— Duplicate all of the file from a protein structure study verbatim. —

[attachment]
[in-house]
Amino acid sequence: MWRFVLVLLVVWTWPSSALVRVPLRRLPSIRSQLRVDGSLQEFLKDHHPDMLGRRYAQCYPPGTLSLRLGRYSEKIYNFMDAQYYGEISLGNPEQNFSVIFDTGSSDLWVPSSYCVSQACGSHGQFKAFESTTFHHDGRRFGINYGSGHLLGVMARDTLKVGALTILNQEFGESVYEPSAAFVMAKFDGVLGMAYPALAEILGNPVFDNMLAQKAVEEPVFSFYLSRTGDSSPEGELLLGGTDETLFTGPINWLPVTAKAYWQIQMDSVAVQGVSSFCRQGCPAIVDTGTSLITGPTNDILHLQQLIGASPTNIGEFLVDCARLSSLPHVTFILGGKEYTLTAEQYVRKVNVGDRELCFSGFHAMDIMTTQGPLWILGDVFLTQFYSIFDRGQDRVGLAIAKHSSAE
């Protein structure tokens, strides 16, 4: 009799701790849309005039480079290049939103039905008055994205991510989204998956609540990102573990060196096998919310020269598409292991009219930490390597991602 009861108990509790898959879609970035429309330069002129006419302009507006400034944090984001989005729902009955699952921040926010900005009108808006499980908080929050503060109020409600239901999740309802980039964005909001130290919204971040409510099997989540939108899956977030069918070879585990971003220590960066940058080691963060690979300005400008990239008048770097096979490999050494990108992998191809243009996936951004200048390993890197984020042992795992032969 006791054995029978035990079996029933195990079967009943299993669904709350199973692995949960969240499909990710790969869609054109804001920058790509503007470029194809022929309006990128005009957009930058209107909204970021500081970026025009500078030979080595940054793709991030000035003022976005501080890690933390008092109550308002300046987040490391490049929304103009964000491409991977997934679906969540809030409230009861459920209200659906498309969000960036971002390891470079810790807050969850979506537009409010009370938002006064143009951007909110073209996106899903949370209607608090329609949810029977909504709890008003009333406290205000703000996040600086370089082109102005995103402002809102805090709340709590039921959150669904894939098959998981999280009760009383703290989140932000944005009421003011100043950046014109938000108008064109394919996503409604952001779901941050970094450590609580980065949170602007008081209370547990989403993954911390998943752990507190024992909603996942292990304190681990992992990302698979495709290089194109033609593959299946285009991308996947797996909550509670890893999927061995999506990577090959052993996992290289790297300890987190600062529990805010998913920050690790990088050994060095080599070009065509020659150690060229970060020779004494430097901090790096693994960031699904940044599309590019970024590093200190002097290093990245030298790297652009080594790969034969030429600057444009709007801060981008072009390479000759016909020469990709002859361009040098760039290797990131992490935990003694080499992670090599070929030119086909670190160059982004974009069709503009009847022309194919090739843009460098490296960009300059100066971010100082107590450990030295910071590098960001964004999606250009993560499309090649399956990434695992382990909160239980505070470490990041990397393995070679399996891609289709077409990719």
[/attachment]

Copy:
[in-house]
Amino acid sequence: MWRFVLVLLVVWTWPSSALVRVPLRRLPSIRSQLRVDGSLQEFLKDHHPDMLGRRYAQCYPPGTLSLRLGRYSEKIYNFMDAQYYGEISLGNPEQNFSVIFDTGSSDLWVPSSYCVSQACGSHGQFKAFESTTFHHDGRRFGINYGSGHLLGVMARDTLKVGALTILNQEFGESVYEPSAAFVMAKFDGVLGMAYPALAEILGNPVFDNMLAQKAVEEPVFSFYLSRTGDSSPEGELLLGGTDETLFTGPINWLPVTAKAYWQIQMDSVAVQGVSSFCRQGCPAIVDTGTSLITGPTNDILHLQQLIGASPTNIGEFLVDCARLSSLPHVTFILGGKEYTLTAEQYVRKVNVGDRELCFSGFHAMDIMTTQGPLWILGDVFLTQFYSIFDRGQDRVGLAIAKHSSAE
């Protein structure tokens, strides 16, 4: 009799701790849309005039480079290049939103039905008055994205991510989204998956609540990102573990060196096998919310020269598409292991009219930490390597991602 009861108990509790898959879609970035429309330069002129006419302009507006400034944090984001989005729902009955699952921040926010900005009108808006499980908080929050503060109020409600239901999740309802980039964005909001130290919204971040409510099997989540939108899956977030069918070879585990971003220590960066940058080691963060690979300005400008990239008048770097096979490999050494990108992998191809243009996936951004200048390993890197984020042992795992032969 006791054995029978035990079996029933195990079967009943299993669904709350199973692995949960969240499909990710790969869609054109804001920058790509503007470029194809022929309006990128005009957009930058209107909204970021500081970026025009500078030979080595940054793709991030000035003022976005501080890690933390008092109550308002300046987040490391490049929304103009964000491409991977997934679906969540809030409230009861459920209200659906498309969000960036971002390891470079810790807050969850979506537009409010009370938002006064143009951007909110073209996106899903949370209607608090329609949810029977909504709890008003009333406290205000703000996040600086370089082109102005995103402002809102805090709340709590039921959150669904894939098959998981999280009760009383703290989140932000944005009421003011100043950046014109938000108008064109394919996503409604952001779901941050970094450590609580980065949170602007008081209370547990989403993954911390998943752990507190024992909603996942292990304190681990992992990302698979495709290089194109033609593959299946285009991308996947797996909550509670890893999927061995999506990577090959052993996992290289790297300890987190600062529990805010998913920050690790990088050994060095080599070009065509020659150690060229970060020779004494430097901090790096693994960031699904940044599309590019970024590093200190002097290093990245030298790297652009080594790969034969030429600057444009709007801060981008072009390479000759016909020469990709002859361009040098760039290797990131992490935990003694080499992670090599070929030119086909670190160059982004974009069709503009009847022309194919090739843009460098490296960009300059100066971010100082107590450990030295910071590098960001964004999606250009993560499309090649399956990434695992382990909160239980505070470490990041990397393995070679399996891609289709077409990719």